Natural vs. Synthetic: Why mindfulness is paramount when it comes to your skin’s health

Natural vs. Synthetic: Why mindfulness is paramount when it comes to your skin’s health

There’s so much literature out there on what to do, when to do it and what to use. There are choices at every turn, and it can be overwhelming. Like anything, the best course of action is to make an informed decision, and that involves reading the right information

Today we’re tackling the most important decision you’ll make when choosing your skincare brand – natural vs synthetic ingredients

Great news; you’re starting a skincare routine at the right time because you have a choice on what you can use. In the not too distant past the only options available were cheap, mass produced synthetic brands, or incredibly expensive cosmeceutical formulations. Now, with the rapid advancements in green-chemistry, and the focus of some brands on ethical and sustainable practices, natural skincare has become one of the most effective options, and we’ll tell you why

Our skin is our largest organ, and acts as our protective barrier to the world outside our bodies. It regulates our temperature, allows us to feel pleasure and pain, and helps us absorb vital moisture and nutrients. As much as our skin serves us, it also places our greater health at risk too – studies suggest upwards of 60% of what our skin is exposed to can be absorbed into our body, which can end up in our bloodstream and our organs. Not only environmental pollutants, but what we put on topically too

That’s why it’s vital to control what you can; skincare should only benefit the skin, but can often be counterproductive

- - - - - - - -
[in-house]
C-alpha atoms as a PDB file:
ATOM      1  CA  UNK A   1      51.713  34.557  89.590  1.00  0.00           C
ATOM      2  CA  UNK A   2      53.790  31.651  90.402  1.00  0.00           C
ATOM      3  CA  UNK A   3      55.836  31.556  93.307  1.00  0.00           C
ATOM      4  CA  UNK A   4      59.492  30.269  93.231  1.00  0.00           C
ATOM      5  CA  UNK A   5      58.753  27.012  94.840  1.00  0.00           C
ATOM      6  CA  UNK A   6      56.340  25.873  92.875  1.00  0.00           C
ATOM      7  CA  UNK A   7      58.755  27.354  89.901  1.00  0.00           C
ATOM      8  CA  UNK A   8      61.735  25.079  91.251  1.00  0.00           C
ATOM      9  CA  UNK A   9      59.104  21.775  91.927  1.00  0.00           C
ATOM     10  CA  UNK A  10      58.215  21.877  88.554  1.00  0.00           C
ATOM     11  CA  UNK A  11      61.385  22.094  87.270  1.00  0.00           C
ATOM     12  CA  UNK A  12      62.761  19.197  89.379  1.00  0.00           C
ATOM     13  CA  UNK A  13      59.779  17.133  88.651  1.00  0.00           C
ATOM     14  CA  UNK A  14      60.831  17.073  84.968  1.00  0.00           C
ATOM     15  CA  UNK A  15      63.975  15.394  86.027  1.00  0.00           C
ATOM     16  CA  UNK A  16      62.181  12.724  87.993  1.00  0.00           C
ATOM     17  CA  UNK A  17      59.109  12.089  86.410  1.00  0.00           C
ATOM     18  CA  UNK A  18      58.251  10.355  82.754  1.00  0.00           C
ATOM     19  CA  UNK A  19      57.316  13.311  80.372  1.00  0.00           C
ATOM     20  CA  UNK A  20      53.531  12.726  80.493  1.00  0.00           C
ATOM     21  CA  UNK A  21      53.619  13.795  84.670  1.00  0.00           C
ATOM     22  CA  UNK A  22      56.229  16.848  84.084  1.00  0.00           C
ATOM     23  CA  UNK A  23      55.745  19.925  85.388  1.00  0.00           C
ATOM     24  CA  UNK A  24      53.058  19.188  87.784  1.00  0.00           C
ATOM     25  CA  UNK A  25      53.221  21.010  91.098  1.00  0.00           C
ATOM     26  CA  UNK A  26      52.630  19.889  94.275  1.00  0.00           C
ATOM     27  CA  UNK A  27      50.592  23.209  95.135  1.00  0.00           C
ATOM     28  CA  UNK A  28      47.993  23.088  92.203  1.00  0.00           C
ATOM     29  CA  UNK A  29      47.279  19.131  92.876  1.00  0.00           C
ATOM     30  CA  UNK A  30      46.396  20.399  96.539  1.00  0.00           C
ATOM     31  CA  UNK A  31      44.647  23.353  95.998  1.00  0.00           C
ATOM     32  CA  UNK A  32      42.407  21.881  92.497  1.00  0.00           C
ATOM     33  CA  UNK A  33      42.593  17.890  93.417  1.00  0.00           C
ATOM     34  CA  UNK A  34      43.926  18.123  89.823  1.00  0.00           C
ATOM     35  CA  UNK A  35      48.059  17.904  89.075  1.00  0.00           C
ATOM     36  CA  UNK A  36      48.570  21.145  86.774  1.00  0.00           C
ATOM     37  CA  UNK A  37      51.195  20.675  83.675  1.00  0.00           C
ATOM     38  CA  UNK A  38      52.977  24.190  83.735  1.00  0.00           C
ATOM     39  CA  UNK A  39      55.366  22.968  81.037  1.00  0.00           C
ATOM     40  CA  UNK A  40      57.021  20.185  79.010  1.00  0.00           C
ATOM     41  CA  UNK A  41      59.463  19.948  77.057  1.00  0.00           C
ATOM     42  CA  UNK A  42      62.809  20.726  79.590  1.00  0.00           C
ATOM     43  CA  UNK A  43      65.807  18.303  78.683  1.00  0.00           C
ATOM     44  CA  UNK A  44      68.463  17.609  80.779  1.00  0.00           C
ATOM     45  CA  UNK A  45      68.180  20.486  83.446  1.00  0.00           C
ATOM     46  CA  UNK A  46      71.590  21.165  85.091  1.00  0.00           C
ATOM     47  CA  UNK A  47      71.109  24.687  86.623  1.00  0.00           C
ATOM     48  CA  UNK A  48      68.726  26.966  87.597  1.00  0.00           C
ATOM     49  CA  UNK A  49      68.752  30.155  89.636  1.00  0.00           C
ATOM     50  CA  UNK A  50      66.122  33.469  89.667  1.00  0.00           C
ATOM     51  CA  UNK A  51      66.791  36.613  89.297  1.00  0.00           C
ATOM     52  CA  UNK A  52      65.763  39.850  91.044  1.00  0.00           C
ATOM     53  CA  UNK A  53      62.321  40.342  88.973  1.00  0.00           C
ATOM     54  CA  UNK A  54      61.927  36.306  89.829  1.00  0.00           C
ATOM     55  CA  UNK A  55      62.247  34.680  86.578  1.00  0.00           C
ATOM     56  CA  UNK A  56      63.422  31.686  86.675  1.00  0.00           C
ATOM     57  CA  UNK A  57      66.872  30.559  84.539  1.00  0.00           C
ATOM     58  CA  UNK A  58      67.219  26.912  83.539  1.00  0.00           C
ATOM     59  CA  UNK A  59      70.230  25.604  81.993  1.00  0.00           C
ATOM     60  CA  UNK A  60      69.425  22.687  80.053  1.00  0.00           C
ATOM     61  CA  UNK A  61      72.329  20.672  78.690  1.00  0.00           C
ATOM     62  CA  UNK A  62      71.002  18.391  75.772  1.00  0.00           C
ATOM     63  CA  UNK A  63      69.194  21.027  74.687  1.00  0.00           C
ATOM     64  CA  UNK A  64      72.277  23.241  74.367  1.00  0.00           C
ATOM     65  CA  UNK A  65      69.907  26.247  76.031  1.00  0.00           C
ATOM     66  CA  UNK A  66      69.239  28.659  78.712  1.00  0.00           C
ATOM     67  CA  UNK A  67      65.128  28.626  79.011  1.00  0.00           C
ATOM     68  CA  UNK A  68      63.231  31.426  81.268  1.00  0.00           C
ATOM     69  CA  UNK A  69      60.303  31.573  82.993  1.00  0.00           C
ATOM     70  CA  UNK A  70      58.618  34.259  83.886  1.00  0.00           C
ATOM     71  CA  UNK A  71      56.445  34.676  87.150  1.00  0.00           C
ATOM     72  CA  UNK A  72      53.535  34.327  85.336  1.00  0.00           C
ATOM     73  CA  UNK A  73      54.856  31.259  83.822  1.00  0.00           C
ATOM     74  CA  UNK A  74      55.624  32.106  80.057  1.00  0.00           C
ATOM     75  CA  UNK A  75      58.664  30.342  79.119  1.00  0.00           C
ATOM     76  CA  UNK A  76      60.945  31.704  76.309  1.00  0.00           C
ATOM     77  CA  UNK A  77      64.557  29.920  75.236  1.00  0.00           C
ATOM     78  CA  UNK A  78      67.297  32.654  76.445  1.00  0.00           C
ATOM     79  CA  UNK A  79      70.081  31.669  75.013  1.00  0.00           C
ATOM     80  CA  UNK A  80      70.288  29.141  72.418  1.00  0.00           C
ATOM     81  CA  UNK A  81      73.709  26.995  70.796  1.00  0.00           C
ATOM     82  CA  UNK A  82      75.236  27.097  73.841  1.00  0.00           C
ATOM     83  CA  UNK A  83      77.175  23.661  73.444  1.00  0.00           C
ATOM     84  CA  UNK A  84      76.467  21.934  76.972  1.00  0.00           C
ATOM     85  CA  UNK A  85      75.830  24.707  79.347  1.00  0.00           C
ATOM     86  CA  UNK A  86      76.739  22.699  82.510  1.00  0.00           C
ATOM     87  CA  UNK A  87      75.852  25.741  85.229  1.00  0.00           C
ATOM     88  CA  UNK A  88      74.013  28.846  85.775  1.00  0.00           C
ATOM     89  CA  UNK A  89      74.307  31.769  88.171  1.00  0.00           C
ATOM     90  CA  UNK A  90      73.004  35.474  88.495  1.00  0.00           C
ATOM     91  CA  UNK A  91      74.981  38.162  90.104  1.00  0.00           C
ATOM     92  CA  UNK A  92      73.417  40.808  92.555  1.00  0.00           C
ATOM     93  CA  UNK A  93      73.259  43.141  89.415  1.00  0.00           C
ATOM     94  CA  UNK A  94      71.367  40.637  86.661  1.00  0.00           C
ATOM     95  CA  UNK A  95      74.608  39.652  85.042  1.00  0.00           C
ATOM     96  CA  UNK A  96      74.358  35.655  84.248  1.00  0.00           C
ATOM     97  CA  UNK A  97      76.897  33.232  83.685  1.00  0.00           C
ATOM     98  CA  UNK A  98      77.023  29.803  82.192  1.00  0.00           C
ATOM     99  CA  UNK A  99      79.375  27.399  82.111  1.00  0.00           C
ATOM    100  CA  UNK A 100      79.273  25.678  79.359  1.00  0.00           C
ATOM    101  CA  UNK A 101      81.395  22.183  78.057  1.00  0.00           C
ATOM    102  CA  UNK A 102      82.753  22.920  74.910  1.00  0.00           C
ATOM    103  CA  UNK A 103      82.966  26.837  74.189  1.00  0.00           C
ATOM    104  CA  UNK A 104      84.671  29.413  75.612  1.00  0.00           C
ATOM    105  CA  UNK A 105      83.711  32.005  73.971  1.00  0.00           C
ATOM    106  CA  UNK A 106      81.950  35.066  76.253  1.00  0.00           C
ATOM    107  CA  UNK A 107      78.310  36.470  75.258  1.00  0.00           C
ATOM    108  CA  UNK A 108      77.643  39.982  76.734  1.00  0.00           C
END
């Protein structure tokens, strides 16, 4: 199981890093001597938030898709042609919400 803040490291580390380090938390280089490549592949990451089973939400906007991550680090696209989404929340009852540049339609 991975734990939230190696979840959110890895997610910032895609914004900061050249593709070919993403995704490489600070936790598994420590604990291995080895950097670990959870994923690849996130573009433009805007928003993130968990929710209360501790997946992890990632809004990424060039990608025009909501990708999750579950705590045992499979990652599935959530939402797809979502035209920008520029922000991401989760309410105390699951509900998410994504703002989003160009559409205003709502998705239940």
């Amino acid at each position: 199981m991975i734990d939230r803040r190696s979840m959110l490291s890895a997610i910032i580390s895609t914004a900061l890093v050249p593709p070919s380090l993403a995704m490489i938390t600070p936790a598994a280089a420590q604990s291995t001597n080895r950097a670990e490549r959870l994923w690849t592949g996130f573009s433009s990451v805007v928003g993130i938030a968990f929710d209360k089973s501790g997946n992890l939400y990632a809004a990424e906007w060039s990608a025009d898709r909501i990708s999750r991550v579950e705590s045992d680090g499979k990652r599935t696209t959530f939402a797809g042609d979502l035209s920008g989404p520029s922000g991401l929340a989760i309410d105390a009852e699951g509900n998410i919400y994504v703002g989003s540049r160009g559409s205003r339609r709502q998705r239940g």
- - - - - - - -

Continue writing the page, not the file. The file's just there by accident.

The goal of daily skincare use is to clean the skin, by removing the things that build up like dead skin and bacteria, hydrate, nourish with beneficial vitamins and minerals, and protect. However, when we use cheap products filled with synthetic ingredients our bodies notice the foreign compound and attempt to eradicate it, rather than benefit from it. That’s when you’ll notice your skin may become irritated. When our skin fights these ingredients, it exposes us to further pollutants, free radicals, dryness and sensitivities that then weaken our skin, create cell damage and impact ageing and overall skin health

That’s why it’s vitally important to only apply ingredients the body will benefit from, and avoid the ingredients which add no value to the body

Because of our shared biocompatibility with the plant world, natural ingredients are incredibly beneficial to our skin because our bodies absorb them faster, and into deeper layers of our skin. Rather than sitting on the skin and blocking pores, they are absorbed deeper into the dermis, allowing the skin to breathe and to benefit from the nutrients

Hunter Lab skin specialist Chris Mesh says using ingredients that enrich our skin’s health is key – “It is of utmost importance to support skin health with optimal nutrition, just as we would our diets. If you’re invested in staying healthy from the inside out, the same ideology must apply from the outside in,” he explains.